Cybersentries assailed again
- By Diane Frank
- May 19, 2000
Although agencies largely contained the "love bug" virus this month, a lack
of coordination among the federal organizations in charge of responding
to cyberattacks led to delay and damage, the General Accounting Office told
The findings come as several members of Congress put together a formal
request to GAO to look into the resources and capabilities of federal incident
In contrast to last year's "Melissa" virus, most agencies had basic
procedures in place to minimize the effect of an e-mail-borne virus. However,
the effects of the "love bug" were exacerbated because alerts were not issued
until hours after the virus had spread, according to Jack Brock, director
of GAO's Governmentwide and Defense Information Systems Division.
"Agencies did not receive adequate warning," Brock said in testimony
before the Senate Banking Committee's Financial Institutions Subcommittee.
A GAO review conducted over the past two weeks shows that the National
Infrastructure Protection Center, the Federal Computer Incident Response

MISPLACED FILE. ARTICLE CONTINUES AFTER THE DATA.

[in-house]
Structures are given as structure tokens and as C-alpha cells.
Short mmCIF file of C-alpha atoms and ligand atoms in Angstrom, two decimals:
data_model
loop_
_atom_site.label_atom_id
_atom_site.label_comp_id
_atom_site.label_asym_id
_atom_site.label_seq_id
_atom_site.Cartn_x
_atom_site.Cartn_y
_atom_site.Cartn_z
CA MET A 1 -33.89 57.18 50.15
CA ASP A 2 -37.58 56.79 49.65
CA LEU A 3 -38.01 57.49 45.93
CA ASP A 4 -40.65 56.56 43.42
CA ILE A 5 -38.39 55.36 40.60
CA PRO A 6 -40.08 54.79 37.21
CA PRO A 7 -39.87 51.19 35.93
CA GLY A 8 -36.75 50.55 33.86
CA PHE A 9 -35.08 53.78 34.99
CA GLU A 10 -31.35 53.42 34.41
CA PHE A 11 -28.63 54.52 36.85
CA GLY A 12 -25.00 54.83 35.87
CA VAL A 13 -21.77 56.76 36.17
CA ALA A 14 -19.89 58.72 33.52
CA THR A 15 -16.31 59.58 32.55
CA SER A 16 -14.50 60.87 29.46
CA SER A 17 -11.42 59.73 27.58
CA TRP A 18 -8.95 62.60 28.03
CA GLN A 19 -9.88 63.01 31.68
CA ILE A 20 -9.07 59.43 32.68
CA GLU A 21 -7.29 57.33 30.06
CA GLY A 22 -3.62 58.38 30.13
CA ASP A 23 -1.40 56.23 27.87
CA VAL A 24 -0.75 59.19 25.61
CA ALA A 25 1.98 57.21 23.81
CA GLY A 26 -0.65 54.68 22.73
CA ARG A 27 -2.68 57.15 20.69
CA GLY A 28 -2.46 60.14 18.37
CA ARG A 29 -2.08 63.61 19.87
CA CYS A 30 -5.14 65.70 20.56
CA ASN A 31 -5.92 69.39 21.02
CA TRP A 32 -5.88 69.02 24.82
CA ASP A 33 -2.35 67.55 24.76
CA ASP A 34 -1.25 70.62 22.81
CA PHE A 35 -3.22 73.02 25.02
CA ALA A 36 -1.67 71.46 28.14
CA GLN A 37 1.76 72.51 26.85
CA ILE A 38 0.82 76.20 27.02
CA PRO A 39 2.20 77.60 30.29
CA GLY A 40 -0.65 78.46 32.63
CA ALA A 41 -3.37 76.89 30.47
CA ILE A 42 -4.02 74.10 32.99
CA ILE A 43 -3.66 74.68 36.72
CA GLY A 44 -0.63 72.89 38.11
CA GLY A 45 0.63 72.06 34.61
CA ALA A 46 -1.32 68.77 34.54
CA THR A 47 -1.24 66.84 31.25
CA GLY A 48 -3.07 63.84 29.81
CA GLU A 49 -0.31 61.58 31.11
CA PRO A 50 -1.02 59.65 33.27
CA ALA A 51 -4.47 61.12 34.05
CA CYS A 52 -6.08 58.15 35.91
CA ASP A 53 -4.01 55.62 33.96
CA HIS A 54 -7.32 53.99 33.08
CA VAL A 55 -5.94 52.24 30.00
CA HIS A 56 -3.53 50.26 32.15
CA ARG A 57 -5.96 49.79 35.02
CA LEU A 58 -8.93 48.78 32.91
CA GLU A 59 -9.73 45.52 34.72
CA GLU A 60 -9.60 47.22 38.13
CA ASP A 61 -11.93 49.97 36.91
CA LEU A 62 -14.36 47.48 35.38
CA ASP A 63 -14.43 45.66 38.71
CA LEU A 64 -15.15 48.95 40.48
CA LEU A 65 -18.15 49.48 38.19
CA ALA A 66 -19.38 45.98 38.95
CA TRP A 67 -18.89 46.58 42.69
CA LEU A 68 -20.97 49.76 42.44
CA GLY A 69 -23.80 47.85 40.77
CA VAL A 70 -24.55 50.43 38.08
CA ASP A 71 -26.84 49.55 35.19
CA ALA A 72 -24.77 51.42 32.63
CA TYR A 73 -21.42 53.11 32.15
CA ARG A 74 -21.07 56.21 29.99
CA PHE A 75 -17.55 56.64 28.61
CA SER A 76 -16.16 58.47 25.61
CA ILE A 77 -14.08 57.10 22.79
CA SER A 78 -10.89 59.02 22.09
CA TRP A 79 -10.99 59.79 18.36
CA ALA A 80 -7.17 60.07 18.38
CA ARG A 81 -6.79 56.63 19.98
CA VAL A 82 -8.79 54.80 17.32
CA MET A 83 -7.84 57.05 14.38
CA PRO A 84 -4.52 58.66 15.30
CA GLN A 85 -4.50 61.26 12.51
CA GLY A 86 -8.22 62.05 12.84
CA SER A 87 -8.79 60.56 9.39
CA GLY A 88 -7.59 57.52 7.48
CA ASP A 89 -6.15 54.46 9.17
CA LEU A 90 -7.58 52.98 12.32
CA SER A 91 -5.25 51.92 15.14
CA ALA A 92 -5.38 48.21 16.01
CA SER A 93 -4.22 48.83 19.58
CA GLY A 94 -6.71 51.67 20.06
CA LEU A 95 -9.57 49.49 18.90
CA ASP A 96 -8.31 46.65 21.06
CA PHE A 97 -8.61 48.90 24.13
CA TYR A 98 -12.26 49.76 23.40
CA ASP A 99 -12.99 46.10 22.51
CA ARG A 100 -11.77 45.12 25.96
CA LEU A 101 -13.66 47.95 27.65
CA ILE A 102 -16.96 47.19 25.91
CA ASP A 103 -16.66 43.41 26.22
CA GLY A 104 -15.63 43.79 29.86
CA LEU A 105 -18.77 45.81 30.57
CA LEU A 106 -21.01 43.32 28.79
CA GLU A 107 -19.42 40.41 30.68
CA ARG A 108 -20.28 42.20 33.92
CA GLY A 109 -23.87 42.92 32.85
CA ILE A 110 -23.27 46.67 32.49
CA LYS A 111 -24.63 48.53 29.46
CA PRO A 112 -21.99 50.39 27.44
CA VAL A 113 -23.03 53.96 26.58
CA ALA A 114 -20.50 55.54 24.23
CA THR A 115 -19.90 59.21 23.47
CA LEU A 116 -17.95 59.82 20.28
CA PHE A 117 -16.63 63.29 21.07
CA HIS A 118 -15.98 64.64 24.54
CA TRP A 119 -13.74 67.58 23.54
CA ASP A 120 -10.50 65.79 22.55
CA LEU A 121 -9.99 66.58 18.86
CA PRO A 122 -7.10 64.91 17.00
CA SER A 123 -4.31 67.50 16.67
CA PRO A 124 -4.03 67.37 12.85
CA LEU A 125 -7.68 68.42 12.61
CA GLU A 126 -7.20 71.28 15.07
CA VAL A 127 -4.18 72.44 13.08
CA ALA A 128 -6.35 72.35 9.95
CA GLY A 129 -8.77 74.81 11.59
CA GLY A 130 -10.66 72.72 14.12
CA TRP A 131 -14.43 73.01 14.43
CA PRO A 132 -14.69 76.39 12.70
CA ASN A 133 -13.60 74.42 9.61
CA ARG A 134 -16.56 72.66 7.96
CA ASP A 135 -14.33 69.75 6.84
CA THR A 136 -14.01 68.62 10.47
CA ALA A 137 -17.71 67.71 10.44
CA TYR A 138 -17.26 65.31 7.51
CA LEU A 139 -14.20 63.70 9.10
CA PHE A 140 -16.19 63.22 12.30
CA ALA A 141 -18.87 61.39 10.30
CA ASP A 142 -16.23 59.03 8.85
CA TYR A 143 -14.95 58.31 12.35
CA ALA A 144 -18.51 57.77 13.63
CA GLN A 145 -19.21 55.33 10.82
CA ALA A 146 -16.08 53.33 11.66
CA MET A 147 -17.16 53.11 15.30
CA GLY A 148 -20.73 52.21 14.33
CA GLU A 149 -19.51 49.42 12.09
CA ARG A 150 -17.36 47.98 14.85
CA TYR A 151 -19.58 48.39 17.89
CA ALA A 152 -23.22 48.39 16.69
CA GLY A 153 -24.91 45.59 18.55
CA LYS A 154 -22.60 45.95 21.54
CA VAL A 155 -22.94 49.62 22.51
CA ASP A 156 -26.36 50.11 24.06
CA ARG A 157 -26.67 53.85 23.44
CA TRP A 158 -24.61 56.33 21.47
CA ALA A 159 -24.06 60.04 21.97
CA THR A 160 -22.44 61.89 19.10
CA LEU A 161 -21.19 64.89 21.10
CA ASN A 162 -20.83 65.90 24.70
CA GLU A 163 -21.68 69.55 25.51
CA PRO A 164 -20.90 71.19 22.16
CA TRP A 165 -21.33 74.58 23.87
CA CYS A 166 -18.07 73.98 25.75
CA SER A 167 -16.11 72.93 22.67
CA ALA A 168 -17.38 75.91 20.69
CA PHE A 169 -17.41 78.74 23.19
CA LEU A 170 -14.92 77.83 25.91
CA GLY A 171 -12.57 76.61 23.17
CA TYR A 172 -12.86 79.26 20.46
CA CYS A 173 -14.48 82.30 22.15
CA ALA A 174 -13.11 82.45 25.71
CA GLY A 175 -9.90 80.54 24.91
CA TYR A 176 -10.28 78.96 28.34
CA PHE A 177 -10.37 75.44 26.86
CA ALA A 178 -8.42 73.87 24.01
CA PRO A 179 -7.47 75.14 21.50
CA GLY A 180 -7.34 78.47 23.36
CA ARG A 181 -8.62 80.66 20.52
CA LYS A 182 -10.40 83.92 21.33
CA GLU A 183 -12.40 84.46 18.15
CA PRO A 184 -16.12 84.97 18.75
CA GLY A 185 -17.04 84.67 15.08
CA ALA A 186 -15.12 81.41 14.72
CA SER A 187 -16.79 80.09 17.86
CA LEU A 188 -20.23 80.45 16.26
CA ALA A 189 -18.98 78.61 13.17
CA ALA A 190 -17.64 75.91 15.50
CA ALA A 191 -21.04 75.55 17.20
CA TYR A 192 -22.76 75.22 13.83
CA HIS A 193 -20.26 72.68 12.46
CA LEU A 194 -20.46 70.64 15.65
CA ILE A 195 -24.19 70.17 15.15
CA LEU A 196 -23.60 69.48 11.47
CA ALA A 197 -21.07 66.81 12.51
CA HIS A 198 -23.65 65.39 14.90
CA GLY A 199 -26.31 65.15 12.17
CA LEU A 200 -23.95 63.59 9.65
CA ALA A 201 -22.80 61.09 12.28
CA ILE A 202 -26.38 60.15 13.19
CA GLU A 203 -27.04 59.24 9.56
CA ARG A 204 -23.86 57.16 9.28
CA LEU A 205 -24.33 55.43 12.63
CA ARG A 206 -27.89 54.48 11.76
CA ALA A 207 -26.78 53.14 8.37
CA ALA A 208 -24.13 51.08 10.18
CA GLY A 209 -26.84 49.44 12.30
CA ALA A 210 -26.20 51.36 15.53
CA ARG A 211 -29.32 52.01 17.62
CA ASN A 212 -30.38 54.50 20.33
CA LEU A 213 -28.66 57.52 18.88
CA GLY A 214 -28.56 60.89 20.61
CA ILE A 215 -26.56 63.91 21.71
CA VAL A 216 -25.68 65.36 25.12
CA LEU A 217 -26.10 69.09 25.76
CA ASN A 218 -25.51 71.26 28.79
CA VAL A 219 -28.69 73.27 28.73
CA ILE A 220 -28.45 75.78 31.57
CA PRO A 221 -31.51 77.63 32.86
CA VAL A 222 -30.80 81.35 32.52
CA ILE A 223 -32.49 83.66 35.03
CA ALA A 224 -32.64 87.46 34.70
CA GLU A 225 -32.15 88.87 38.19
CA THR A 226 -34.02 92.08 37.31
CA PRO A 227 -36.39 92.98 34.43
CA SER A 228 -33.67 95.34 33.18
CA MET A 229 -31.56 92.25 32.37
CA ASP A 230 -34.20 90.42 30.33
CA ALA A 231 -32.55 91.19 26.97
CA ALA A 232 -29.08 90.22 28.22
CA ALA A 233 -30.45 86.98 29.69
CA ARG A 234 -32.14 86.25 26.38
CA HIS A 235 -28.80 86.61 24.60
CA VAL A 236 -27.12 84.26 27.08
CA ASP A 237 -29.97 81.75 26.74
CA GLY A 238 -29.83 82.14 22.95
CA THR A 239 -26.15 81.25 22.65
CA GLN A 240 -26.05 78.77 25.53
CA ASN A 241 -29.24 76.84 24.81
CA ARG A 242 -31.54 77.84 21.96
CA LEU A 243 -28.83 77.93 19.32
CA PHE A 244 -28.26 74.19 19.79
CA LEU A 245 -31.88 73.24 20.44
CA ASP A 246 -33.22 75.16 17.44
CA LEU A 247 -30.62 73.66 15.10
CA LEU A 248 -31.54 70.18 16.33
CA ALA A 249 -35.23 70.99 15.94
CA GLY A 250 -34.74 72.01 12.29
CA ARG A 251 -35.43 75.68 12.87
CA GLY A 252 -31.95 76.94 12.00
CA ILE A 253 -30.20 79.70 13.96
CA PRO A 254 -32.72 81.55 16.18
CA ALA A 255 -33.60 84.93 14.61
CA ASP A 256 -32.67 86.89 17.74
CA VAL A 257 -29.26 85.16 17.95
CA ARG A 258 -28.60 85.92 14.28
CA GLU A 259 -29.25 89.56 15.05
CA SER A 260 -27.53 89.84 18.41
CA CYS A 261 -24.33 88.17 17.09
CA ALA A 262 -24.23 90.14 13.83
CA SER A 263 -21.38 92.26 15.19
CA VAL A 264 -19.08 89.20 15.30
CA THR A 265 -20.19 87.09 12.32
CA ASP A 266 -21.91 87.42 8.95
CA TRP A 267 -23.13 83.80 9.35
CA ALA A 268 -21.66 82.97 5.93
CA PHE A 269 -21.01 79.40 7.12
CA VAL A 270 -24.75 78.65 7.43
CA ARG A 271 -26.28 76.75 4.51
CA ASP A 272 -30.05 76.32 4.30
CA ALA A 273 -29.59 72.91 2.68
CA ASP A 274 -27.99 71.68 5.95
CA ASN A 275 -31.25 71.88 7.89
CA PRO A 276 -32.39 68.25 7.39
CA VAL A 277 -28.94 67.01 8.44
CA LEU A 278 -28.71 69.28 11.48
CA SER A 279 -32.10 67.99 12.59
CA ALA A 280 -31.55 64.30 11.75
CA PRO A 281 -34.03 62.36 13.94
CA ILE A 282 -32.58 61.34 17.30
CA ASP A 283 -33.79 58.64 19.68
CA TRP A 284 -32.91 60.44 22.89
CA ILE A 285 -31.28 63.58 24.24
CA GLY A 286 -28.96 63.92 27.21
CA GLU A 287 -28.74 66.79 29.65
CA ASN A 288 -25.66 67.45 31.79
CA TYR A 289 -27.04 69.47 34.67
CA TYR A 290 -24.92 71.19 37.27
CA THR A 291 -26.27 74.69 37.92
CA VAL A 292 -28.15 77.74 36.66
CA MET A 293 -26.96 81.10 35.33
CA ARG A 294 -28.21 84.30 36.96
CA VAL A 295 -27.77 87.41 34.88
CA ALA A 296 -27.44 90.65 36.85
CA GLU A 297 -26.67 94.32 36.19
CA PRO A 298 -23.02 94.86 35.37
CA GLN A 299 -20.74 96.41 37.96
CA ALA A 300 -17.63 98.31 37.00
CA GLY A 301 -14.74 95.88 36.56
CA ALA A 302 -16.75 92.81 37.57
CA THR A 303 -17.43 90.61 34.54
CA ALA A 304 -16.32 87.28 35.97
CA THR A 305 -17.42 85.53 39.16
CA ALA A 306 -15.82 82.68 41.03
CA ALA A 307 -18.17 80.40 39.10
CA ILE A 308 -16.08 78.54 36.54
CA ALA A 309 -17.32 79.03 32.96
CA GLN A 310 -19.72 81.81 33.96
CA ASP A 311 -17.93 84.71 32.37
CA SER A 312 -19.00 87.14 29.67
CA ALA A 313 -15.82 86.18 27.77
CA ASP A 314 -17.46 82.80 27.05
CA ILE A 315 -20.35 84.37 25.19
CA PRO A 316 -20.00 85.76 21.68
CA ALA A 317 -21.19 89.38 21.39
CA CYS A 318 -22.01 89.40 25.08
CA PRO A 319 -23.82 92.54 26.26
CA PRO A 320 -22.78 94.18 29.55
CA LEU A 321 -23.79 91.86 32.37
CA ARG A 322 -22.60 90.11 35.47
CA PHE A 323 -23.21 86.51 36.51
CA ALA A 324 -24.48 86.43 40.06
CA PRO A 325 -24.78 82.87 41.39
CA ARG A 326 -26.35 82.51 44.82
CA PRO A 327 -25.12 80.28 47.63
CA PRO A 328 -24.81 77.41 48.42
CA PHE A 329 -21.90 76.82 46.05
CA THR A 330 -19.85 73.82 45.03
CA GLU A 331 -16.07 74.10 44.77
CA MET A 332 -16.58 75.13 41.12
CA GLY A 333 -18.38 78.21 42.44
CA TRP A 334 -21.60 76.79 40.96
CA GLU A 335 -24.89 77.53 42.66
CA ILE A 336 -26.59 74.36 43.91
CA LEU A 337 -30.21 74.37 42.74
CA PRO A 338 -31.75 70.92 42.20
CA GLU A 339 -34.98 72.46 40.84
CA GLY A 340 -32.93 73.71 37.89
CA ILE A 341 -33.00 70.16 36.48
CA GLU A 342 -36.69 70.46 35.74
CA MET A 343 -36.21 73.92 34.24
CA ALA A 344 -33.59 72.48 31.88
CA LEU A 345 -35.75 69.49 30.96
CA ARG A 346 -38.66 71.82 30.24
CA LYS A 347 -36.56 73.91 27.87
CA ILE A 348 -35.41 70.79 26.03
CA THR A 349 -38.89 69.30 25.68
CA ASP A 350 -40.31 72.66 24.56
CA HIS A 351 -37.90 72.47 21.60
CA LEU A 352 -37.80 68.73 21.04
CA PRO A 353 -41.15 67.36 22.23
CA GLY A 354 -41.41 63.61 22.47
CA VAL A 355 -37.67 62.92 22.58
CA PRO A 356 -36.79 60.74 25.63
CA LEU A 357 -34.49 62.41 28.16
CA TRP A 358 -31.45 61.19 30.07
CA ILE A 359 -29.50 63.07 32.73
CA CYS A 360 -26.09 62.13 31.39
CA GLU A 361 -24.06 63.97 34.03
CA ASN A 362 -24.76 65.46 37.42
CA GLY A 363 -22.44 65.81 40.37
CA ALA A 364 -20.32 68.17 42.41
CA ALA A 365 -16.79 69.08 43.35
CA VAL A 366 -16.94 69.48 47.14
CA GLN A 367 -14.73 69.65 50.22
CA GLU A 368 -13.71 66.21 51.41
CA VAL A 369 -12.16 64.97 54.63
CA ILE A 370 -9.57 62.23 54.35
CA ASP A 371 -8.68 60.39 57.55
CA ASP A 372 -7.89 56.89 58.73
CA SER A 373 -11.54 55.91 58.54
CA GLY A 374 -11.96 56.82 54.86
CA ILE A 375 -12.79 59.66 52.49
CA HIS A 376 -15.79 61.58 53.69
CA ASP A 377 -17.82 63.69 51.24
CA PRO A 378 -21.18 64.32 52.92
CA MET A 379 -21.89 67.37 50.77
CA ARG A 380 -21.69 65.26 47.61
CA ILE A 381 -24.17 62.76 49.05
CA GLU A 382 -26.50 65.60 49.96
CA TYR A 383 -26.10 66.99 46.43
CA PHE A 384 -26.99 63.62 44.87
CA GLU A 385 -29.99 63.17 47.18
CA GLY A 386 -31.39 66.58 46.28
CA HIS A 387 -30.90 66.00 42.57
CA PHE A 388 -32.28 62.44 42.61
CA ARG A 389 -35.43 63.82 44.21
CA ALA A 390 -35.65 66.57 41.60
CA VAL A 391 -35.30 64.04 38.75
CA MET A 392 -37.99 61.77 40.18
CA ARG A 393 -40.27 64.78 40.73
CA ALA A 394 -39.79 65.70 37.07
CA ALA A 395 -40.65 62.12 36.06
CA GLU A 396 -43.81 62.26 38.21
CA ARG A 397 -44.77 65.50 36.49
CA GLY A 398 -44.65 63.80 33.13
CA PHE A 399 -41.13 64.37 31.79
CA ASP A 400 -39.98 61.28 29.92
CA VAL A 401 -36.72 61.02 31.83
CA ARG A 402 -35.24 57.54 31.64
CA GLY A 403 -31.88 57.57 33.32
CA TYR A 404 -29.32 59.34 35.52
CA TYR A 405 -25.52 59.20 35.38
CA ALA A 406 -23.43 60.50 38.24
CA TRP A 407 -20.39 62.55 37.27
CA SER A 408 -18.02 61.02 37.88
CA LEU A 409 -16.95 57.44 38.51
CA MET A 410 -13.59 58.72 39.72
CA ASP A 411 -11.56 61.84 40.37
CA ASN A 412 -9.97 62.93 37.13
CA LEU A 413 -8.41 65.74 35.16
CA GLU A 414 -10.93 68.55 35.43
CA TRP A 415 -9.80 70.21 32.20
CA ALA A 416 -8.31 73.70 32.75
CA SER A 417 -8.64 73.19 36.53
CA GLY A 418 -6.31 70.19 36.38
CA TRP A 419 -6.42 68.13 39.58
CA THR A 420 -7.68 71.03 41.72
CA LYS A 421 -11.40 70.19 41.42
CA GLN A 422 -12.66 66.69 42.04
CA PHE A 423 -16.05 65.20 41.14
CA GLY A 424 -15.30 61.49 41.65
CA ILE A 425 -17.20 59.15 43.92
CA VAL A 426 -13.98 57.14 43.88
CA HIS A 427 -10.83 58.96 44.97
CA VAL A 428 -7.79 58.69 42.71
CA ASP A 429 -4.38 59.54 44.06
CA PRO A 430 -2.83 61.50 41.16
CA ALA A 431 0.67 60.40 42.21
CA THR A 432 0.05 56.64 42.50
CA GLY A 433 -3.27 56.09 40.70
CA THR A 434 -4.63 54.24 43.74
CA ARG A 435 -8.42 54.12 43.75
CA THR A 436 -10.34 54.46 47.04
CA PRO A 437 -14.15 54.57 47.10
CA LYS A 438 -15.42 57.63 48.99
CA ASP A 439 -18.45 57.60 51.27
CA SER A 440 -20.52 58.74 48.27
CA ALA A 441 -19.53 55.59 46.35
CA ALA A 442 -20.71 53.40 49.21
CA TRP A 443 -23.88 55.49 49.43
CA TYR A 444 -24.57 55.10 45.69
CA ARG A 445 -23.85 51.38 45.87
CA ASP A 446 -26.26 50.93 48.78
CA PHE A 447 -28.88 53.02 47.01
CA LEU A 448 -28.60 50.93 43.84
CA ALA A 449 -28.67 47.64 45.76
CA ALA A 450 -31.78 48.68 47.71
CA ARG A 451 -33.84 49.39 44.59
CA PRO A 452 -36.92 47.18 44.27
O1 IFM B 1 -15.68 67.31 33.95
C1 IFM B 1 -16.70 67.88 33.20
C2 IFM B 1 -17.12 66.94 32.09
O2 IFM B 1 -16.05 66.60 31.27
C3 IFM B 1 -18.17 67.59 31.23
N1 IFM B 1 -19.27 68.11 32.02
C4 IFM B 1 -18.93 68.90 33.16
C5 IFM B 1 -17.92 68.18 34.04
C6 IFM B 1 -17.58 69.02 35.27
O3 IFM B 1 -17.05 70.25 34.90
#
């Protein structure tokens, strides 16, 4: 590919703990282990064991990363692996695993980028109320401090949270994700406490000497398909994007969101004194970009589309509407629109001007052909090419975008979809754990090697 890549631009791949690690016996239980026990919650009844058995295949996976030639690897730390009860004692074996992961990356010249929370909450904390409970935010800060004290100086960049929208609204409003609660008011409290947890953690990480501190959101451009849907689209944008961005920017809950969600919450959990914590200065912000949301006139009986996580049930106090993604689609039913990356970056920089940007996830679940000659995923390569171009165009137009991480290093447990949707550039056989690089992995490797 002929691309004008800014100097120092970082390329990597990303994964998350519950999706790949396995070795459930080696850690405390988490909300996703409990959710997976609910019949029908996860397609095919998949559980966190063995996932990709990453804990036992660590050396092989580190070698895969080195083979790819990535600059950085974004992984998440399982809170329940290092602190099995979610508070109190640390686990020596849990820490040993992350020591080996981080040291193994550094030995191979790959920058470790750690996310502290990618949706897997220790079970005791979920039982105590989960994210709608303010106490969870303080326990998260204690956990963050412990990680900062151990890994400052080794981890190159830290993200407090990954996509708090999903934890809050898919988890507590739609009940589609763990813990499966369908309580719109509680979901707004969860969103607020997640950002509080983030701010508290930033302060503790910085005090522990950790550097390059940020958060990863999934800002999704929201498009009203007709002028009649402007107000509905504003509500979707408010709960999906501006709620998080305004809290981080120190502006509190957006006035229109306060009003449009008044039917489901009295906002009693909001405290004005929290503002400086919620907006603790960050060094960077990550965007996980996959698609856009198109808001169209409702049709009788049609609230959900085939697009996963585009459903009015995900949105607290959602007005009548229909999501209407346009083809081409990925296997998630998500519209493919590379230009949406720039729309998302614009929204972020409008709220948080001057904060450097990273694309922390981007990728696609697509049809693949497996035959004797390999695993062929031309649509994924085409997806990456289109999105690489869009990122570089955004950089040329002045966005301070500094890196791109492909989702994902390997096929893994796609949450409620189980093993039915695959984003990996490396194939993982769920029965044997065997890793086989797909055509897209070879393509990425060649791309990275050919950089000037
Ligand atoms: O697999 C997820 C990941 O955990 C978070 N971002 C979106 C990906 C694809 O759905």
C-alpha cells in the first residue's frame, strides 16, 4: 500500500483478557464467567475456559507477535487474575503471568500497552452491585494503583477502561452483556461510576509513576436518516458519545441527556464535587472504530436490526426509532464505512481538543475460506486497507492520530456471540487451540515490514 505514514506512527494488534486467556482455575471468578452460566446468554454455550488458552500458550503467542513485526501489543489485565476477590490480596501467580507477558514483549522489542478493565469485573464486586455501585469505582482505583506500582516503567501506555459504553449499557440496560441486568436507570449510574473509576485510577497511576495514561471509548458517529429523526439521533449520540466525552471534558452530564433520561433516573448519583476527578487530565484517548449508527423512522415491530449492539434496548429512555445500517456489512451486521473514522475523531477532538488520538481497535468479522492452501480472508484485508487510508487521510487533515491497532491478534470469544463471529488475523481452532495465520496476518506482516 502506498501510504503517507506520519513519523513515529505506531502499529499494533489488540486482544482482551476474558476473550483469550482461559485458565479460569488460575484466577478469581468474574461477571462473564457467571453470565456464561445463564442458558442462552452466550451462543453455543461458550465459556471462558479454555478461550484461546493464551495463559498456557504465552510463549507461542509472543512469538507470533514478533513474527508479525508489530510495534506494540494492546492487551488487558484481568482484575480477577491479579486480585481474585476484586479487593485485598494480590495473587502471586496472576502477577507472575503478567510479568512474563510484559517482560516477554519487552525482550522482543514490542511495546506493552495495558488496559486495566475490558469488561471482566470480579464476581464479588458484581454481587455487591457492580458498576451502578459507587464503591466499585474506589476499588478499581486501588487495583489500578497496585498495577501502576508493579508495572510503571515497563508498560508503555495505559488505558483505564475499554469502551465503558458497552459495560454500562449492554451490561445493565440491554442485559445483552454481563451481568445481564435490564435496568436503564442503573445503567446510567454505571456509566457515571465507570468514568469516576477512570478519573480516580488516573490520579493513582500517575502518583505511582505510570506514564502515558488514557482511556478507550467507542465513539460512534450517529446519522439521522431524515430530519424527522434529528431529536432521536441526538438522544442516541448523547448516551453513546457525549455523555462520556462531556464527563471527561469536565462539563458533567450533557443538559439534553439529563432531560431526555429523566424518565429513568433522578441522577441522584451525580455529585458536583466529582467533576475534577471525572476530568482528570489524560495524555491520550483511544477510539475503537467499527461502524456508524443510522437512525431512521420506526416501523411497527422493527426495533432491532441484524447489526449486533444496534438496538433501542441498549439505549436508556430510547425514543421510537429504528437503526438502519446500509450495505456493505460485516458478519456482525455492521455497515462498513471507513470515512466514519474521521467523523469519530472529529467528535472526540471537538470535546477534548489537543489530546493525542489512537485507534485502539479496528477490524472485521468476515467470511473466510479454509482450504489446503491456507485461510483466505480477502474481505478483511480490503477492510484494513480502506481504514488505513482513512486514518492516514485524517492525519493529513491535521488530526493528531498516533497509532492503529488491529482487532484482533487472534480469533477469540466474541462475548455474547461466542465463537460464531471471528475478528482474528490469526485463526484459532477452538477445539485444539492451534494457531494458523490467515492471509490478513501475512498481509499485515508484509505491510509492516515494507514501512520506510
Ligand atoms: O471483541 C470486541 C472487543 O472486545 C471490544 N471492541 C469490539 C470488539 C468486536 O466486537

Capability and the Defense Department's Joint Task Force for Computer Network
Defense did not send out sufficient warnings and information about the virus
until well after the damage had been done.
The first official warnings to agencies did not commence until 8 a.m.
EST, even though the first indications of the virus' potential for disruption
appeared by 3 p.m. in Asia and 9 a.m. in Western Europe. (See timeline.)
The late response resulted primarily from of lack of coordination between
the NIPC, FedCIRC and JTF-CND, Brock said. The NIPC first received warnings
from the private sector at 5:45 a.m. but did not inform FedCIRC to send
out warnings at that time because NIPC could not get confirmation of the
virus' harmful potential from law enforcement and DOD representatives until
two hours later.
"They did not want to release information until they had verified that
this was a threat," Brock said.
Only two of the 20 agencies surveyed by GAO said they got the first
warning about the virus from the NIPC and FedCIRC.
All of this evidence lends credence to the concerns of some members
of Congress who, according to Brock, are putting together a formal request
for GAO to look into the resources and capabilities of the NIPC to perform
its analysis and warning functions.